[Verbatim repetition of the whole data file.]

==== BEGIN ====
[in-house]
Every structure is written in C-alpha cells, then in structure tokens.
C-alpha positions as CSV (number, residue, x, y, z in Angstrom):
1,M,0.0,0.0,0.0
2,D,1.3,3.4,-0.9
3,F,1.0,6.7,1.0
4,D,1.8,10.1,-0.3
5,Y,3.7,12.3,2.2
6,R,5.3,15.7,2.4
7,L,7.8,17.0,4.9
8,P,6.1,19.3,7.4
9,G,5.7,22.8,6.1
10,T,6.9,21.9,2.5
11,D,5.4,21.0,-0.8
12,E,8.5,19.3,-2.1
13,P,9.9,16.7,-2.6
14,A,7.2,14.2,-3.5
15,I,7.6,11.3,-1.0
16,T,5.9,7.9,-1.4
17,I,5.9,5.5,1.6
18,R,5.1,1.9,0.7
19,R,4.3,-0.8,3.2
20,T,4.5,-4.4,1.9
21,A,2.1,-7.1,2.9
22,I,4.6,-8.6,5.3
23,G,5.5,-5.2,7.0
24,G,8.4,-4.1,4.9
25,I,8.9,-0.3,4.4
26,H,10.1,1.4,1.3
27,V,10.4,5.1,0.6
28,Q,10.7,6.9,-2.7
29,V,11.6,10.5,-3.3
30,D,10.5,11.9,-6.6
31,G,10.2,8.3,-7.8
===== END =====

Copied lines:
[in-house]
Every structure is written in C-alpha cells, then in structure tokens.
C-alpha positions as CSV (number, residue, x, y, z in Angstrom):
1,M,0.0,0.0,0.0
2,D,1.3,3.4,-0.9
3,F,1.0,6.7,1.0
4,D,1.8,10.1,-0.3
5,Y,3.7,12.3,2.2
6,R,5.3,15.7,2.4
7,L,7.8,17.0,4.9
8,P,6.1,19.3,7.4
9,G,5.7,22.8,6.1
10,T,6.9,21.9,2.5
11,D,5.4,21.0,-0.8
12,E,8.5,19.3,-2.1
13,P,9.9,16.7,-2.6
14,A,7.2,14.2,-3.5
15,I,7.6,11.3,-1.0
16,T,5.9,7.9,-1.4
17,I,5.9,5.5,1.6
18,R,5.1,1.9,0.7
19,R,4.3,-0.8,3.2
20,T,4.5,-4.4,1.9
21,A,2.1,-7.1,2.9
22,I,4.6,-8.6,5.3
23,G,5.5,-5.2,7.0
24,G,8.4,-4.1,4.9
25,I,8.9,-0.3,4.4
26,H,10.1,1.4,1.3
27,V,10.4,5.1,0.6
28,Q,10.7,6.9,-2.7
29,V,11.6,10.5,-3.3
30,D,10.5,11.9,-6.6
31,G,10.2,8.3,-7.8